When a large earthquake and tsunami struck Solomon Islands in 2007, the country was caught off guard. There were no disaster management plans to deal with the scale of the disaster. Earthquakes and tsunamis are not the only natural hazards that pose danger to its population of over half a million people scattered across the archipelago. Cyclones have been the usual visitor. Sea level rise and tidal surges, which are occurring at an increasing and unusual pattern, are a new type of hazard the country is now coming to terms with.
Fast forward five years, and a national disaster management plan is now in place. Work is underway to get the country’s nine provinces to have their own provincial disaster management plans and standard operating procedures. Efforts are also being made to consider the different roles and needs of women and men in emergencies.
Fred Talo has been involved with disaster reduction activities and disaster risk management for many years. “I have been involved with a lot of disaster management training courses at national, provincial and community levels, but there’s never been a clear say about gender and protection,” he said.
This year, with World Bank support, Fred has helped deliver a ‘gender and protection in emergencies’ training program, in partnership with the Solomon Island’s Government through the National Disaster Management Office.
Workshops on Gender Protection in Emergencies
From May 2012 to June 2013, workshops on gender protection in emergencies were held in four provinces.Participants included local government staff, police, protection and disaster risk management representatives, and civil society members.
The workshops were designed to give a solid understanding of the different needs and abilities of the participants to help design standard operating procedures for provincial emergency response.The workshops also alerted participants, especially men, to the special vulnerabilities women might face during an emergency, for example pregnancy or lactation, which translate to different needs such as separate bathrooms, enforced security or access to female doctors.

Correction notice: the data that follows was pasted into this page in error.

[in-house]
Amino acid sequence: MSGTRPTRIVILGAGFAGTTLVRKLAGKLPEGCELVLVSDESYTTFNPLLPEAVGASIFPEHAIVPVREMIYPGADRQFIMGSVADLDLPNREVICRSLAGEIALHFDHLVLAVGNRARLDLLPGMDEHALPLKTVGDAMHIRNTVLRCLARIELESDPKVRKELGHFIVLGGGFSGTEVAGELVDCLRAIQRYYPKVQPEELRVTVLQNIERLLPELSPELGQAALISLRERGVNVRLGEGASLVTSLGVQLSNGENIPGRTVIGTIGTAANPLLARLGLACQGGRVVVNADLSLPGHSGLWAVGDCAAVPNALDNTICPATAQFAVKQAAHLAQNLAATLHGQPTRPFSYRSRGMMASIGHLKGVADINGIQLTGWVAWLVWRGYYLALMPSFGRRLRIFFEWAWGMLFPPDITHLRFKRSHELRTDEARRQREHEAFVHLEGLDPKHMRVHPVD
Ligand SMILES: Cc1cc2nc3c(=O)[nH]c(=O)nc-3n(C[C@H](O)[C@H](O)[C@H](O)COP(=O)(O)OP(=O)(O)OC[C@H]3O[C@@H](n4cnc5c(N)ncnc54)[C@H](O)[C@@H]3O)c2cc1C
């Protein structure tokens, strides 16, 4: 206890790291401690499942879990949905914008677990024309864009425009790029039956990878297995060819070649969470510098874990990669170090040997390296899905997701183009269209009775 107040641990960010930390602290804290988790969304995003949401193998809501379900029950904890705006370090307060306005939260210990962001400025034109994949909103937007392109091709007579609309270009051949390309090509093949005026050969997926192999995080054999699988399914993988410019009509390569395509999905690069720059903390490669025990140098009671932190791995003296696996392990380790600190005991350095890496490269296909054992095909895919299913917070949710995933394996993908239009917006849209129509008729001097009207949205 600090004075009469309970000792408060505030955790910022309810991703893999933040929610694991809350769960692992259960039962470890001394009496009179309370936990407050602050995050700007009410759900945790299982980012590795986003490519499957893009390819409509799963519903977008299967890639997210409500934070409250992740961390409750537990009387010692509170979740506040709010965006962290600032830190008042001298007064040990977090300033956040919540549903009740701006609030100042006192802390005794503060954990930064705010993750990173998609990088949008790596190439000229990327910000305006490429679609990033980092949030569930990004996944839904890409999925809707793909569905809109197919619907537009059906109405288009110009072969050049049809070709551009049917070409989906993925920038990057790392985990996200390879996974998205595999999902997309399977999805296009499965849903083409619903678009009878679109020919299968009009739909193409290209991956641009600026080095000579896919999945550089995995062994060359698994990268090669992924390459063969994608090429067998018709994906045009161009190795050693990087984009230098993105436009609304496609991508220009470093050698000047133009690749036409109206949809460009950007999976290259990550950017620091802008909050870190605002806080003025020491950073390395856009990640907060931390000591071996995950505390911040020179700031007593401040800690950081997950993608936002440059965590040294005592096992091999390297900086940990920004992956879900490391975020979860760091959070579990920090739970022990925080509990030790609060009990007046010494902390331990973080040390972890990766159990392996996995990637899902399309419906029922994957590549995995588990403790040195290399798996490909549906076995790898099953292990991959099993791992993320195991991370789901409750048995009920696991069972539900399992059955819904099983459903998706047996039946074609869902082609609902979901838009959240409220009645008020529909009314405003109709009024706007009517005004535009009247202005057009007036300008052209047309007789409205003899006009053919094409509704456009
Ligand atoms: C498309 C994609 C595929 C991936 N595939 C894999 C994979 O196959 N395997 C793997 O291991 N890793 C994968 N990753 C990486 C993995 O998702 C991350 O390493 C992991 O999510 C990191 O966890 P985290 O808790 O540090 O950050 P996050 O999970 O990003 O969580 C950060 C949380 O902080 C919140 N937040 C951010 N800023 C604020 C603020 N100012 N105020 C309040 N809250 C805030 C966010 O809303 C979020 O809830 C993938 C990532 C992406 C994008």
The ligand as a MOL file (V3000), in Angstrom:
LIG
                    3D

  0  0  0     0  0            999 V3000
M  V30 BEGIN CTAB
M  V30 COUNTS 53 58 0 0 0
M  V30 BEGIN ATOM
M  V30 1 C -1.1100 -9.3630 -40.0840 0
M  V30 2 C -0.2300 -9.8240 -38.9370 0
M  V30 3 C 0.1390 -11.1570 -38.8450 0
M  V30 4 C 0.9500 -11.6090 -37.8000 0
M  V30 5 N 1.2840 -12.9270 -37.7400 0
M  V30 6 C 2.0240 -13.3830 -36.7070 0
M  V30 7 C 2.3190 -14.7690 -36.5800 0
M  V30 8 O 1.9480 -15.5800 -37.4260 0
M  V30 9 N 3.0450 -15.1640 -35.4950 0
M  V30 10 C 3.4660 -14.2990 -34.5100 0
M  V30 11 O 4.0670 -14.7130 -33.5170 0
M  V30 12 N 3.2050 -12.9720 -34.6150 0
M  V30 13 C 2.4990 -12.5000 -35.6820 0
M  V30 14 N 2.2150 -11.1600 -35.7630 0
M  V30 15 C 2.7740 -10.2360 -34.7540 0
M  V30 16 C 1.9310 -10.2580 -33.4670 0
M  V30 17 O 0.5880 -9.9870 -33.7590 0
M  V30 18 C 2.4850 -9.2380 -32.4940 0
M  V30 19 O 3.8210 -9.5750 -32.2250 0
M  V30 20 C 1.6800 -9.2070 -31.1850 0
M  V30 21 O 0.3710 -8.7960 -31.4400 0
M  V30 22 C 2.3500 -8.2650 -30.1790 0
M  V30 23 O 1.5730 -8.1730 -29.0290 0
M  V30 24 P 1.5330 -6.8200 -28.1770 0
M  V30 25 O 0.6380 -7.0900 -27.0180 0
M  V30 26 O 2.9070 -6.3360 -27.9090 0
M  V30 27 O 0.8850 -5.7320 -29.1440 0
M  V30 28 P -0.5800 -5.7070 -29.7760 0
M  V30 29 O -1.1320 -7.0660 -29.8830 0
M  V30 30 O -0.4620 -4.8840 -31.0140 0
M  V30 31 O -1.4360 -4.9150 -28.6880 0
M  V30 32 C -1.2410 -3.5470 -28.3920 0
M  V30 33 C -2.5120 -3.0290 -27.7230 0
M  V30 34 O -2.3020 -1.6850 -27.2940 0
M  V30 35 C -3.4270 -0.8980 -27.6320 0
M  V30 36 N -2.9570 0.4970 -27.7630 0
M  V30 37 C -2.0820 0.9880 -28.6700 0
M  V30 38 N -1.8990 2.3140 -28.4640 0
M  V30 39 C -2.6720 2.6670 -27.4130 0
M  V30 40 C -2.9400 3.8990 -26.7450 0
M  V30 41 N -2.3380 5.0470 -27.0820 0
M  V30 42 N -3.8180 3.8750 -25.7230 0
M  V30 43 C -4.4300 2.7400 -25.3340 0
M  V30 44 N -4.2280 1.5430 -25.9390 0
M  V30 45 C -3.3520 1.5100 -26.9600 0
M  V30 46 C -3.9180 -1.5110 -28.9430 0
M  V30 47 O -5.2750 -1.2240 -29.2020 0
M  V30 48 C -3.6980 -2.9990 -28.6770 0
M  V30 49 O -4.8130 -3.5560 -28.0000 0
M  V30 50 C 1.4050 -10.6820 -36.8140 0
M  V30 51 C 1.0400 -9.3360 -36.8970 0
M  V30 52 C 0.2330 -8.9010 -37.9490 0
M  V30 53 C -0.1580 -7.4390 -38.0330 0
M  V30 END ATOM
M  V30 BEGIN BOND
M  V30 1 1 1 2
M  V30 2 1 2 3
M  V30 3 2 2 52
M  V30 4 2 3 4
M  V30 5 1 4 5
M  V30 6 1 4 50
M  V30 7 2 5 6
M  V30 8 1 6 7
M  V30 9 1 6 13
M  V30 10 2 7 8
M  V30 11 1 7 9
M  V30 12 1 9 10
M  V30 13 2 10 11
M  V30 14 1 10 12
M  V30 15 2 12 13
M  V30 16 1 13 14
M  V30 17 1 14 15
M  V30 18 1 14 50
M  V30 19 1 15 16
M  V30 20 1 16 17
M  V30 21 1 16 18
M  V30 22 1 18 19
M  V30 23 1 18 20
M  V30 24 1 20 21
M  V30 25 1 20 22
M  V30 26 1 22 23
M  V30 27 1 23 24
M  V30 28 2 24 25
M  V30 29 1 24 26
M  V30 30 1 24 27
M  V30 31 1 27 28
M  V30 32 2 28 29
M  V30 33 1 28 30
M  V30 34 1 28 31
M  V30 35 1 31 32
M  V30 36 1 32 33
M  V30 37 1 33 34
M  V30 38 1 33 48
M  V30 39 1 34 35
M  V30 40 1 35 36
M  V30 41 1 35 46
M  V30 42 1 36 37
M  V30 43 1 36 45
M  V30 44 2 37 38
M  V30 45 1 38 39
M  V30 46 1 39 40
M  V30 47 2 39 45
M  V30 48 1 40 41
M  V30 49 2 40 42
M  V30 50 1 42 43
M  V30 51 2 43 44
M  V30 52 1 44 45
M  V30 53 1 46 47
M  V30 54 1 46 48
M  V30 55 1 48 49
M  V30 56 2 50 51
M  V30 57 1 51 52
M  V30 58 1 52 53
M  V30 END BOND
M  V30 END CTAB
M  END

“The training enabled me to understand and define my relationship with other people, especially women, because we are equal. So, decision making becomes more important when I understand gender,” says Enley Saeni, a young man who had participated in disaster response activities in Temotu province earlier in the year.
Ridley Agiomea, a meteorological officer for over 20 years said he now understands that gender is not about men and women. It concerns life, and is about treating everybody with equal consideration.
“I hope it will help me try to help others, especially my colleagues to have a new understanding so that when we deliver services through our work, we see everybody on an equal basis.”
Rebecca Awa-Filo is team leader for a Save the Children Youth Outreach Partnership Project which integrates disaster risk reduction activities at communities they work in. While she admits that gender is an issue that authorities and people in her position tend to forget during times of disaster, the workshop sessions on gender and protection have helped her to focus better on her work with communities.
“I feel empowered to be able to facilitate some avenues to help women, girls, boys and men in the community to realize gender and protection issues during emergencies,” she said.
“When we deliver these trainings and talk about gender and protection issues, people sometimes feel touched by these issues. Apart from experiencing it, now they realize that it is part of disaster management, and issues that they address during emergencies.”she continued.
The World Bank has been supporting the gender and protection in emergencies pilot trainings with support from AusAID through the World Bank East Asia and Pacific Infrastructure for Growth Trust Fund.